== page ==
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Doing Better

Food waste: two words that sound mildly problematic, but don’t cause most people to lose any sleep at night. Do you give much thought to the food you scrape off your plate into the garbage night after night? Or to the bruised fruit that goes from the bowl on the counter to the bin under the sink? If you are like the majority of the population, probably not. We are often mildly irritated at how it is a waste of our own money, and then we don’t really think about it again until the next time we are scraping our plates and tossing more bruised fruit into the garbage.

Believe me, this happens at my house, and I’m trying to figure out how we can do better. The extra dollars in my pocket at the end of the day are a nice incentive, but ultimately, we need to find motivation in bettering our world, preserving our resources, and making sure no one is left hungry. Food waste is not mildly problematic – it is a hugely significant global issue. Since October 16th is World Food Day, let’s talk about food waste, and ways that we can work to minimize it.

It is estimated that 1.3 billion tons of food are wasted globally each year, according to the Food and Agriculture Organization (FAO) of the United Nations. This is roughly equal to one third of all food produced for human consumption. This is also roughly equal to the amount of food needed to feed all 815 million hungry people in the world – four times over. We can do better.

When we throw something away that was meant for human consumption, we often fail to remember that we are not simply wasting food; we are wasting the multitude of resources that were used to ready that food for consumption. The land it was planted on, the water that irrigated it, the fuel used to harvest and transport it; these are all lost, and when considered at a global level, these losses are staggering. We can do better.

In a publication from Reset, 28 percent of the world’s agricultural area is used each year to produce food that is ultimately lost or wasted. Two hundred and fifty cubic kilometers of water (three times the volume of Lake Geneva) are used each year to produce food that is ultimately lost or wasted. To put it in context, each time we toss one bruised apple in the garbage, we are also pouring 125 liters of water down the drain. We can do better.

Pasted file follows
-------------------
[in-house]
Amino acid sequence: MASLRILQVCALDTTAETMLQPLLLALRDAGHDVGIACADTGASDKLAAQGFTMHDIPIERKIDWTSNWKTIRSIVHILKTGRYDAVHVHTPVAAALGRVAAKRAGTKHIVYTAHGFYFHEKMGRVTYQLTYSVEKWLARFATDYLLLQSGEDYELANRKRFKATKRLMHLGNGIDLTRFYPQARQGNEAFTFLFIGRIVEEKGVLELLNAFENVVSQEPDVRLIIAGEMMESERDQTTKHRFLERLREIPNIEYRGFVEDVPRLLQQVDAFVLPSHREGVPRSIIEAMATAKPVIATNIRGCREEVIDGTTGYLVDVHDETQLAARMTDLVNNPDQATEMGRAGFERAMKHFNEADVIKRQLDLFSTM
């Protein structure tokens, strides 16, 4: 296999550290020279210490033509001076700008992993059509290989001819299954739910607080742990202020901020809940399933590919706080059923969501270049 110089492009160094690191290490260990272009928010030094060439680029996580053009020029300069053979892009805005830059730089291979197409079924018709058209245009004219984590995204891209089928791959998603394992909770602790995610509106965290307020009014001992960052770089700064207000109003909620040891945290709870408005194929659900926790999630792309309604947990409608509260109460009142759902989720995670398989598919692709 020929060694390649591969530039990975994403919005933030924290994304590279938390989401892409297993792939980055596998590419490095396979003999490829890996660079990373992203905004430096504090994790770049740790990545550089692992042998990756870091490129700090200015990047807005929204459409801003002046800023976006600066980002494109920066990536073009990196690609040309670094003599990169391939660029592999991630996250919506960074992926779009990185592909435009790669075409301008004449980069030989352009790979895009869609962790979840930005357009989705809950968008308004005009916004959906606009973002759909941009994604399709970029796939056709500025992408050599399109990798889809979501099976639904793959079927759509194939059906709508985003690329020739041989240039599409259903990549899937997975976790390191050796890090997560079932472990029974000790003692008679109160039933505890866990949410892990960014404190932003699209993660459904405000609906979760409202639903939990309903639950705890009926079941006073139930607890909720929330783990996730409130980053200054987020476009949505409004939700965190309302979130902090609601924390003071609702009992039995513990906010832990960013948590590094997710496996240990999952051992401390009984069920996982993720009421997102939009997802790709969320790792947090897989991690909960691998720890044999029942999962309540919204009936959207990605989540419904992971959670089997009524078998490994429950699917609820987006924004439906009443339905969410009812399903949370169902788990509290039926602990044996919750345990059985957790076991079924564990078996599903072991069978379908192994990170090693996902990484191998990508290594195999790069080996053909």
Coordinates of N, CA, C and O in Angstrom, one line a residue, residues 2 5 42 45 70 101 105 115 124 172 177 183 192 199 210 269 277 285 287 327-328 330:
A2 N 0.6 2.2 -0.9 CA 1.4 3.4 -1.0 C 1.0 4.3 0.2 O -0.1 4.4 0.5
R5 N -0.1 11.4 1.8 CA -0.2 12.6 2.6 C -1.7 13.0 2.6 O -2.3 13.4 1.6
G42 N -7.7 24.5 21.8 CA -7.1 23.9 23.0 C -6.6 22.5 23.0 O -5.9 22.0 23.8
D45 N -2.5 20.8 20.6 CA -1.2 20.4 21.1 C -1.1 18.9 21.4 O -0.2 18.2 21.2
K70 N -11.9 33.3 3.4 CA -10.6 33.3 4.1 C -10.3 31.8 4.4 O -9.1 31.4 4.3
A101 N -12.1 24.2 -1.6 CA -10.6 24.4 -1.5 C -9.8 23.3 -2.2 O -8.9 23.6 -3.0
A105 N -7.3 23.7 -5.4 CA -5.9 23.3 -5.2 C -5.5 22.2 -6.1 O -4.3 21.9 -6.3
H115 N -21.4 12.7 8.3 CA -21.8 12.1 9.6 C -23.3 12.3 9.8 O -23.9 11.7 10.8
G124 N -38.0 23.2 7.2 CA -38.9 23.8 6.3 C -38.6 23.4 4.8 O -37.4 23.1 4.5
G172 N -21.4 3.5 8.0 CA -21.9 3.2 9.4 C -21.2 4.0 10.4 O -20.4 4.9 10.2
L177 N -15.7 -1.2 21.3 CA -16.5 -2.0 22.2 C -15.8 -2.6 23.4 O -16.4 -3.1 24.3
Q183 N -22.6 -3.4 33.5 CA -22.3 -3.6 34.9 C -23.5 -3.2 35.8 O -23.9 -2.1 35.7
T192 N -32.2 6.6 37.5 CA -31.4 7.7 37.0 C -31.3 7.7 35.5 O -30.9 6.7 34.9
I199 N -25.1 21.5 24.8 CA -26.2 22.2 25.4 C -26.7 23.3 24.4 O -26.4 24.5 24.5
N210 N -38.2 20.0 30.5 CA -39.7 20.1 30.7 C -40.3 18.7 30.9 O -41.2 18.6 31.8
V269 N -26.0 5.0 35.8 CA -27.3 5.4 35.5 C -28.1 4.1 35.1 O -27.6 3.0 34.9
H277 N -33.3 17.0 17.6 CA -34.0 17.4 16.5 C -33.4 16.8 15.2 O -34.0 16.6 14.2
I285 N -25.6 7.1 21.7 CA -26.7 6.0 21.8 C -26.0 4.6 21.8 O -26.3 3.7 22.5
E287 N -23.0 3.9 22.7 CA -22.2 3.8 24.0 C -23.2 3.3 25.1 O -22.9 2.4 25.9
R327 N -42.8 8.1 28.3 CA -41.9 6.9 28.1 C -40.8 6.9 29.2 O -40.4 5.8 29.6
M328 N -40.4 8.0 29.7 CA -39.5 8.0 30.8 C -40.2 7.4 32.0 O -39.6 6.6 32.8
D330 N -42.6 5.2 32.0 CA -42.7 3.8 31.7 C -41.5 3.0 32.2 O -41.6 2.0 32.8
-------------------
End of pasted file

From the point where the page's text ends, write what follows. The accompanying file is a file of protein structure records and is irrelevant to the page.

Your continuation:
So how can we do better? As we commemorate World Food Day 2021, there are a multitude of means for improvement at every stage along the farm to table journey. Agri-food systems are complex, and we all rely on them either as a livelihood or for nutrition (or sometimes both). These systems need to be efficient, and all parts of the value chain need to strive to reduce waste.  At Winpak, we are committed to creating innovative packaging technologies that extend shelf life, improve food safety, and reduce climate impact.  Innovations like Winpak’s flexible recycle ready packaging solutions do their part by offering extended shelf life and reducing climate impact. 

As to what we can do at home to support healthy agri-food systems, we can start with the easy stuff, like cutting the bruise from the apple and eating the good part. We can educate ourselves on the more complicated stuff, like food safety. We can compost, we can reduce, and we can encourage the businesses we frequent to abandon practices (like over-stocking shelves) that lead to increased waste. Things likely won’t change quickly, but if we improve our own habits and ask others to do the same, change will come. Little things will start to add up. And we will be doing better.


James  Holland
James Holland
President, Winpak Division & Winpak Films Inc.
Winnipeg, MB Canada

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